In Wake of Controversies, Theranos to Shake Up its Board of Directors
Published: Nov 02, 2015
October 29, 2015
By Alex Keown, BioSpace.com Breaking News Staff
PALO ALTO, Calif. – As Theranos continues its ground game to restore its image after several scathing reports about the legitimacy of its blood testing methods, the company is shaking up the size of its board of directors by eliminating members including Henry Kissenger and George Schultz, the New York Times reported this morning.
Additionally, the Times reported the Theranos board will issue a statement in support of company founder and chief executive officer Elizabeth Holmes, the youngest self-made billionaire. The statement, cited by The Times, says: "We stand wholeheartedly behind the management, achievements, vision and commitment of this company."
Theranos has been under fire over its finger-prick blood tests, which the company says could be used to perform a variety of medical tests and be conducted cheaper and faster. In addition to its testing methods, some have criticized Theranos’ board for a lack of members with an expertise in medical testing and included retired political and military representatives. The Times reported Theranos has reduced its board of directors from 12 to five members and renamed it the board of governors. Those former board members such as Kissenger and Schultz will now serve on a “board of counselors” to provide advice to the board.
The members of the Theranos board of governors now include Holmes, Sunny Balwani the company’s chief operating officer; Riley Bechtel a construction executive; James Mattis, a retired Marine Corps general and David Boies, the company’s legal adviser, the Times reported.
This week the U.S. Food and Drug Administration (FDA) called Theranos’ proprietary Nanotainer tubes an uncleared medical device in inspection reports released Tuesday night. The FDA said Theranos’ Nanotainer blood specimen tubes are not properly filed as a Class II medical device, but are instead being identified as a Class I medical exempt device. As a result, the FDA said Theranos is “currently shipping this uncleared medical device in interstate commerce between California, Arizona and Pennsylvania.” Theranos, a $9 billion company, received inspections from the FDA between Aug. 25 and Sept. 16 of this year. Following the visits, federal regulators provided the company with Form 483s, which notifies the company of any problems investigators may have found. In total, the FDA listed 13 different concerns.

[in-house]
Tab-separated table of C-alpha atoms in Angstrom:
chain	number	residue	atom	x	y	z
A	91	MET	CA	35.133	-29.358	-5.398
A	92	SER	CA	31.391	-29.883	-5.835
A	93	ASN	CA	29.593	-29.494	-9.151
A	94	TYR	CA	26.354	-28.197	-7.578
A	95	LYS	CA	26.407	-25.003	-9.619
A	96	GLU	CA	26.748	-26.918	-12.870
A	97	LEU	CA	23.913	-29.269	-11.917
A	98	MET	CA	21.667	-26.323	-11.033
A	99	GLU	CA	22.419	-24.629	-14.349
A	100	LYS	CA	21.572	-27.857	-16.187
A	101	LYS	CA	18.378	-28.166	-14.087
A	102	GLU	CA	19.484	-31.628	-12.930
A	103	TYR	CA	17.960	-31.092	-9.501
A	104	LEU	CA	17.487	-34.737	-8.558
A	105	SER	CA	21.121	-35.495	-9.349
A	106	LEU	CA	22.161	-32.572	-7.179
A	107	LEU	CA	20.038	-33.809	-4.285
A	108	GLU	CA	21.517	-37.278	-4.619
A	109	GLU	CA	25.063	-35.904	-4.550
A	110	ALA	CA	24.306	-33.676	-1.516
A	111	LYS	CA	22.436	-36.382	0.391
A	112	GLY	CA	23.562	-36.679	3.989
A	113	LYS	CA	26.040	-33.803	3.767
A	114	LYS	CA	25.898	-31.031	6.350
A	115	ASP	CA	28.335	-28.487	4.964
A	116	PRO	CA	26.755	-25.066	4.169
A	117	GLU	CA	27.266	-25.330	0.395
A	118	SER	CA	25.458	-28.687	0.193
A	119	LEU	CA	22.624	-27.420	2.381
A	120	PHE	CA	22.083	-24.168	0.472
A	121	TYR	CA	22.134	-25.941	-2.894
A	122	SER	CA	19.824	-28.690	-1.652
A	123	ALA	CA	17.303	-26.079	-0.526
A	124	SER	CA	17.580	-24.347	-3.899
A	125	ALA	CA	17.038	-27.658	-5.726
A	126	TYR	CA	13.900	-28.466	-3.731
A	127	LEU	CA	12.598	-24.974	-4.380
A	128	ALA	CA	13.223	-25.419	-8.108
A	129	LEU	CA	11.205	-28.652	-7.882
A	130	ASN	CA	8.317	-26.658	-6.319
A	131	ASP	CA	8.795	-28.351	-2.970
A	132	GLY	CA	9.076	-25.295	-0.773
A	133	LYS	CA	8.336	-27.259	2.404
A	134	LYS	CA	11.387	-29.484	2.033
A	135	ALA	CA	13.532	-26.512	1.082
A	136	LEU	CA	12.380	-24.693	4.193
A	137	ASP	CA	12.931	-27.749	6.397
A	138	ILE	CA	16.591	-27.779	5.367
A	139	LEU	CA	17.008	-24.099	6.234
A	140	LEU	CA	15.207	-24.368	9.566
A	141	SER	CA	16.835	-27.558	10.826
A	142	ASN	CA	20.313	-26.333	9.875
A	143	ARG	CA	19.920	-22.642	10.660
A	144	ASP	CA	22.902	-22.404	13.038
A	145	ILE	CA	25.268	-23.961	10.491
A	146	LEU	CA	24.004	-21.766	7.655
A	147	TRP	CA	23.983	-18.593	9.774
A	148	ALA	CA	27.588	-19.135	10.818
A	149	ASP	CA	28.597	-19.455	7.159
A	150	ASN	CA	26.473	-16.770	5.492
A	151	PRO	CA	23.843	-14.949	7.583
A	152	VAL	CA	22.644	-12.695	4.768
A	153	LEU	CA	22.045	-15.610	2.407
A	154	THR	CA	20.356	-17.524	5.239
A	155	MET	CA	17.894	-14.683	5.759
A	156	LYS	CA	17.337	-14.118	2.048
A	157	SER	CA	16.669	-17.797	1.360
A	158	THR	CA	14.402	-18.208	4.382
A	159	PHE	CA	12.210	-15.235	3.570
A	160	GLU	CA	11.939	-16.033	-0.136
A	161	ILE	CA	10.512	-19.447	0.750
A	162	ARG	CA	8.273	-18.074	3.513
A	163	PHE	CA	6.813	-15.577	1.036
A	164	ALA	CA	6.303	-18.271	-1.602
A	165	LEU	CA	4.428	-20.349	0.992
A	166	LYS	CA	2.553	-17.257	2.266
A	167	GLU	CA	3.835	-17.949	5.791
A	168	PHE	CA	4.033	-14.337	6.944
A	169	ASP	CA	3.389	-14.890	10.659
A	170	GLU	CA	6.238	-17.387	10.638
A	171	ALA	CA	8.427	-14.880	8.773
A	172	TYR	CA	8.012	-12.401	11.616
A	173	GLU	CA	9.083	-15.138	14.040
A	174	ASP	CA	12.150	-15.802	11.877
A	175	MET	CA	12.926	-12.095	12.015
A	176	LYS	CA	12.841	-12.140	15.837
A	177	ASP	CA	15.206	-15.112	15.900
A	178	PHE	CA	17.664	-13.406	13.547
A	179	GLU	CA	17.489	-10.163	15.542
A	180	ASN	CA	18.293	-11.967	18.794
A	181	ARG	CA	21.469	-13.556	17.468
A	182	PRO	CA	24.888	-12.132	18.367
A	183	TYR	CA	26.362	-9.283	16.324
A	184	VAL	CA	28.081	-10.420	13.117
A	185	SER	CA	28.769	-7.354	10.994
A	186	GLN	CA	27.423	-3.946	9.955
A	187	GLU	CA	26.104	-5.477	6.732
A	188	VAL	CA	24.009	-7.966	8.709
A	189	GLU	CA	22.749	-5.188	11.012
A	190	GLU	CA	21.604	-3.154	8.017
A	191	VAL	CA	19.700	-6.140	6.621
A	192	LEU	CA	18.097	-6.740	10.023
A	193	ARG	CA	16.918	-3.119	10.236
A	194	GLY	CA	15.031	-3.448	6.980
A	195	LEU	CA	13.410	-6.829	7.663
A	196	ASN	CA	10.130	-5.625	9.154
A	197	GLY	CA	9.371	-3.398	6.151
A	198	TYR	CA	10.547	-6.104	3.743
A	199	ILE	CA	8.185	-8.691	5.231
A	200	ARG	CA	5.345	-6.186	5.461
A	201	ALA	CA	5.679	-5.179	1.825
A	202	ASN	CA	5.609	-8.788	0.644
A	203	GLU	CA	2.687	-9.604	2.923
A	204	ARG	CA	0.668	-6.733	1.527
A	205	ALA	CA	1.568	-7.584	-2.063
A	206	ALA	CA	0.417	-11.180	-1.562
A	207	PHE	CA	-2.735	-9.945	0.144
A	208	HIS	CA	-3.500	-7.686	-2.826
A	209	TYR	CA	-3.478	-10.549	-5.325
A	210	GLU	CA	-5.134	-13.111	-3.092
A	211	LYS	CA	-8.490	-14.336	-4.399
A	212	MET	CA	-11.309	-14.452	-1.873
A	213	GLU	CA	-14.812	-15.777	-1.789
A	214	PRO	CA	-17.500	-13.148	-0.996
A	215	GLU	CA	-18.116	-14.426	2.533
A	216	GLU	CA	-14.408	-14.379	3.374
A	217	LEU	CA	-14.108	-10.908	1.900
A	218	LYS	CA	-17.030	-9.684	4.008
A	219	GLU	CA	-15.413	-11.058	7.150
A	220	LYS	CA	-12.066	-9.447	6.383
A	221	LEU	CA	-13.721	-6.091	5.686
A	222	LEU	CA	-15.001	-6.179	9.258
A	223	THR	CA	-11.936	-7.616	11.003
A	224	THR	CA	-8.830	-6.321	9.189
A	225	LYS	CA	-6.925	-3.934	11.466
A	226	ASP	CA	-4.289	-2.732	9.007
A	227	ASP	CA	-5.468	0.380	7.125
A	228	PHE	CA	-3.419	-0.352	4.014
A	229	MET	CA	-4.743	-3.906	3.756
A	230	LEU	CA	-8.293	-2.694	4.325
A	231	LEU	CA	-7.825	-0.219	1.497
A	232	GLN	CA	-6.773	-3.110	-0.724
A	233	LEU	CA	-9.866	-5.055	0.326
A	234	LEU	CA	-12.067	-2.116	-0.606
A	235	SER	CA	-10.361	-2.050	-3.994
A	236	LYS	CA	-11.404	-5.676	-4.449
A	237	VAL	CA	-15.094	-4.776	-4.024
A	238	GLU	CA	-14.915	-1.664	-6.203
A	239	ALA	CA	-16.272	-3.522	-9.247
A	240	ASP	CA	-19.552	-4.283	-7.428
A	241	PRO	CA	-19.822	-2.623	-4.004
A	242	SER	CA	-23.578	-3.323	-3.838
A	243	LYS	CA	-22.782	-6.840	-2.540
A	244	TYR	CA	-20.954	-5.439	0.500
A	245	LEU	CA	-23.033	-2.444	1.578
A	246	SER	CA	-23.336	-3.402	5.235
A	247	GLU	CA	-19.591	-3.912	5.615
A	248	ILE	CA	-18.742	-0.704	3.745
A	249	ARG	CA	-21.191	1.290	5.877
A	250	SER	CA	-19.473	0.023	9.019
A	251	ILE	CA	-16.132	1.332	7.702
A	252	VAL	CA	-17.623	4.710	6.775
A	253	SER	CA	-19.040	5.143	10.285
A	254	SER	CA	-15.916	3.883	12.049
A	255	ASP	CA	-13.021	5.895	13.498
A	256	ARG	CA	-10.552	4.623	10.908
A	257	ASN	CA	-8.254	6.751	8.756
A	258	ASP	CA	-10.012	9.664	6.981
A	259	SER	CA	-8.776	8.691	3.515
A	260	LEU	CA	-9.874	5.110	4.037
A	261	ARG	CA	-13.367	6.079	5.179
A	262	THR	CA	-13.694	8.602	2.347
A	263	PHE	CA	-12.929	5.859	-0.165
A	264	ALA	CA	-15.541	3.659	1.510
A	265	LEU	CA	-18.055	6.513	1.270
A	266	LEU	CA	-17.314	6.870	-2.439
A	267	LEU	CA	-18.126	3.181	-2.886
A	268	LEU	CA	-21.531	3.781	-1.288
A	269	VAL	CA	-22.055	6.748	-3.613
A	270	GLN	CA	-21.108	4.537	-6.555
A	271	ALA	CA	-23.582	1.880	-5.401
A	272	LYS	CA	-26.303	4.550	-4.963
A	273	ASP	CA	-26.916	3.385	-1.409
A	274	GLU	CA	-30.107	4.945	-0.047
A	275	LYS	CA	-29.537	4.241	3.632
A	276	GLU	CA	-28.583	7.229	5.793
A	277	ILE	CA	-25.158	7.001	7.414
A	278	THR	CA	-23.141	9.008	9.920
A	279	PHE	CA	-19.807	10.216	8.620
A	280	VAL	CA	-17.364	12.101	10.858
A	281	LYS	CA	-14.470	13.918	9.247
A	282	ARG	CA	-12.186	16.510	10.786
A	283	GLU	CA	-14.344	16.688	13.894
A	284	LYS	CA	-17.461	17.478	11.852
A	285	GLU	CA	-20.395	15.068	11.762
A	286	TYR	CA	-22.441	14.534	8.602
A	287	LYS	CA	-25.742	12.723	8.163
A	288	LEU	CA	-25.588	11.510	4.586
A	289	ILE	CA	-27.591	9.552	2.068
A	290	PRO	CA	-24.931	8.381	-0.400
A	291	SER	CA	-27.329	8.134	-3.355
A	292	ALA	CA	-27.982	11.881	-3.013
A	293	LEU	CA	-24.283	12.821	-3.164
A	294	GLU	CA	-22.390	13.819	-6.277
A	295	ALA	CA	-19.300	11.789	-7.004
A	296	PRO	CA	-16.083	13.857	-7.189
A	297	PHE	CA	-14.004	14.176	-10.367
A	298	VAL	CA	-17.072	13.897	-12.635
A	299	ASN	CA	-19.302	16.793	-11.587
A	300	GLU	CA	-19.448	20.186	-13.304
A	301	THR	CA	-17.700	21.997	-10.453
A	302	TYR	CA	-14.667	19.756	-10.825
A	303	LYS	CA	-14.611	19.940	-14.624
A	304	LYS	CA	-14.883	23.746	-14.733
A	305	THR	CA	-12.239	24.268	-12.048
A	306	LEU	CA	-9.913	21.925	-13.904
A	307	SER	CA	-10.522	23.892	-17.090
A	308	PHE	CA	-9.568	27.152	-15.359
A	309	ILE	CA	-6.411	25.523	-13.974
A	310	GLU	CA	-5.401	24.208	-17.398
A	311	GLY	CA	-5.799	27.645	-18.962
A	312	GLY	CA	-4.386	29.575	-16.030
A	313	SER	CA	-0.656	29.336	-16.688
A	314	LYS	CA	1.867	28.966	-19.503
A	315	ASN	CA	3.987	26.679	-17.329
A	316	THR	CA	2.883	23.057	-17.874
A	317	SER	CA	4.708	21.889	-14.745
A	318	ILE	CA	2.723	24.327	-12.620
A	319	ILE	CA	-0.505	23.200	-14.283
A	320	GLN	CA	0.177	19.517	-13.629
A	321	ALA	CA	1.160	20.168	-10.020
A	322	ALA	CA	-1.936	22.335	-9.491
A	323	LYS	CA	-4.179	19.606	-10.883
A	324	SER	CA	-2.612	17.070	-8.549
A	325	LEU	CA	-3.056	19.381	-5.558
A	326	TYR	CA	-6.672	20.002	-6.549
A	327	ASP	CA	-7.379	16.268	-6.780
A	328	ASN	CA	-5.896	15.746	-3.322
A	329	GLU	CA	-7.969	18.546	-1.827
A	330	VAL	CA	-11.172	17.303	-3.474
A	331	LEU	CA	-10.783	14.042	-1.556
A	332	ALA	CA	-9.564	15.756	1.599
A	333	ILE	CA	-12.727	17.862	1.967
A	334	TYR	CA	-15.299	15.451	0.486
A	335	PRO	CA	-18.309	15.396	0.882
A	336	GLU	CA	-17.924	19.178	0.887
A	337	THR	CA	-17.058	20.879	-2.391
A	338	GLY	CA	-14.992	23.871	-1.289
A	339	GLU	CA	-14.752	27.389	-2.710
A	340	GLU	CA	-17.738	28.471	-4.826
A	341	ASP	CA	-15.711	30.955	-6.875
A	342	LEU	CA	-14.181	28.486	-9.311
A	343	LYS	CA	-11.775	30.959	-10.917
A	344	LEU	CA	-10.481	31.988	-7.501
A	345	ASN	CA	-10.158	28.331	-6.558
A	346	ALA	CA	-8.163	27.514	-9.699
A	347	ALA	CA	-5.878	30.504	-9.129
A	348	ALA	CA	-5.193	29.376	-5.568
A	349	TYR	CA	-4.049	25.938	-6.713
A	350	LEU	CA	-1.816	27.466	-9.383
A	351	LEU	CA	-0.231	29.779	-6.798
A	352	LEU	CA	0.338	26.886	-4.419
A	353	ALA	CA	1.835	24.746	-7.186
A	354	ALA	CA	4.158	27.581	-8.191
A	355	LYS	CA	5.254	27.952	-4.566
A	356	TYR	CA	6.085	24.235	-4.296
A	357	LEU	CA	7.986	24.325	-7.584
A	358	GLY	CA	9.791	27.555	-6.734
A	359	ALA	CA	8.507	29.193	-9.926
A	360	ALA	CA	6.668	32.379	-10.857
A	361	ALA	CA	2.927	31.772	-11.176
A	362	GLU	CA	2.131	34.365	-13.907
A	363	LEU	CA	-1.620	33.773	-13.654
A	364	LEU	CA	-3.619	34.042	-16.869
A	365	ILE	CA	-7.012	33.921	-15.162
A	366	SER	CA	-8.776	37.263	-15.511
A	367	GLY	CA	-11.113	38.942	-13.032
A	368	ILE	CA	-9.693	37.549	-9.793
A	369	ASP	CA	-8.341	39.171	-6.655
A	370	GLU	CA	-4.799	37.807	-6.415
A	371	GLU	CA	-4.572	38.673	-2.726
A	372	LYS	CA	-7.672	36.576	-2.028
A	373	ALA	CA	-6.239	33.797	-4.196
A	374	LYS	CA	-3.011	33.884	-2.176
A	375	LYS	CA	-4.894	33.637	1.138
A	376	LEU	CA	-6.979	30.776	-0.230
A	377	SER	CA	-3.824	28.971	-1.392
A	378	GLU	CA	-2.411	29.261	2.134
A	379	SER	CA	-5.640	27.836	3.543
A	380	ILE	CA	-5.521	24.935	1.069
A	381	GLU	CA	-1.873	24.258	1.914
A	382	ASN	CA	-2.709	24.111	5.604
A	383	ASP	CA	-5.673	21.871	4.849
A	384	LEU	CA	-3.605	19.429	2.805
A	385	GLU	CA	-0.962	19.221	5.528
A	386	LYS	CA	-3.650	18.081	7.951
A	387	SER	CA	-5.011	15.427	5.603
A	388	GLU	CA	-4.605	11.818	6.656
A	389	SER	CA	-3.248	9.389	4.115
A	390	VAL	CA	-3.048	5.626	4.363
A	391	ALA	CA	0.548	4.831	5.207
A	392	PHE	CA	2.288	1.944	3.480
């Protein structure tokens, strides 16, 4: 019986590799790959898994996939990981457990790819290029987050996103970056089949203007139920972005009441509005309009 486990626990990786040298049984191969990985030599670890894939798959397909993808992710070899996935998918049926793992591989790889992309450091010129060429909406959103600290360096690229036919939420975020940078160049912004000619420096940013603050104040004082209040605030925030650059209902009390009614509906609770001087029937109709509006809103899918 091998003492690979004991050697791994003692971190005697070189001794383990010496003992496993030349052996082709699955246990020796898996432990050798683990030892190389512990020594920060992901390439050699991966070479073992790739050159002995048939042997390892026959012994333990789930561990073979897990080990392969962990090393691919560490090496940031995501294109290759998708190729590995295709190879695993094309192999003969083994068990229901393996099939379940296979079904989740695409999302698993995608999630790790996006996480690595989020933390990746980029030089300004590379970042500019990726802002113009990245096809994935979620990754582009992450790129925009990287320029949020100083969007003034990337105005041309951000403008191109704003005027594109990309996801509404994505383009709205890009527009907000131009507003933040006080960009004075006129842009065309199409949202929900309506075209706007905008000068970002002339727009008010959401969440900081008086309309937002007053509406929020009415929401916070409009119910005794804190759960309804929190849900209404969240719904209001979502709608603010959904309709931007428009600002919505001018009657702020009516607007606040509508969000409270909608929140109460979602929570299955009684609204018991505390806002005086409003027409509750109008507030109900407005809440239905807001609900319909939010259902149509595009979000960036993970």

On its website, Theranos published a response to FDA reports, saying the company has for several years been transitioning from CLIA laboratory guidelines to FDA guidelines. Theranos said it sought FDA guidance for its lab structure and has been working closely with regulators for clearance.
In July, the FDA approved Theranos’ systems and test for herpes simplex 1 virus. The FDA clearance includes the use of Theranos’ Nanotainer Tubes for tests run by this method, which allow samples to be collected from just a few drops of blood from a virtually painless prick of a patient’s finger.
In addition to the FDA’s reports, Holmes and Theranos have been under fire since a Wall Street Journal report alleged the company only performs 10 percent of its blood tests on its proprietary technology and opts to perform the majority of its blood tests using technology acquired from other companies, including Siemens . In the article the Journal cited several former Theranos employees, as well as the medical records of patients who had used the Theranos blood test. According to the article, the former employees allege the company split testing between its own proprietary Edison machines and technology acquired from other companies. The use of the two separate technologies yielded different results “when testing for vitamin D, two thyroid hormones and prostate cancer.”
Theranos dismissed the allegations, saying they were “grounded in baseless assertions by inexperienced and disgruntled former employees and industry incumbents.” Theranos said the report also failed to take into account recent developments made in the company’s Edison technology.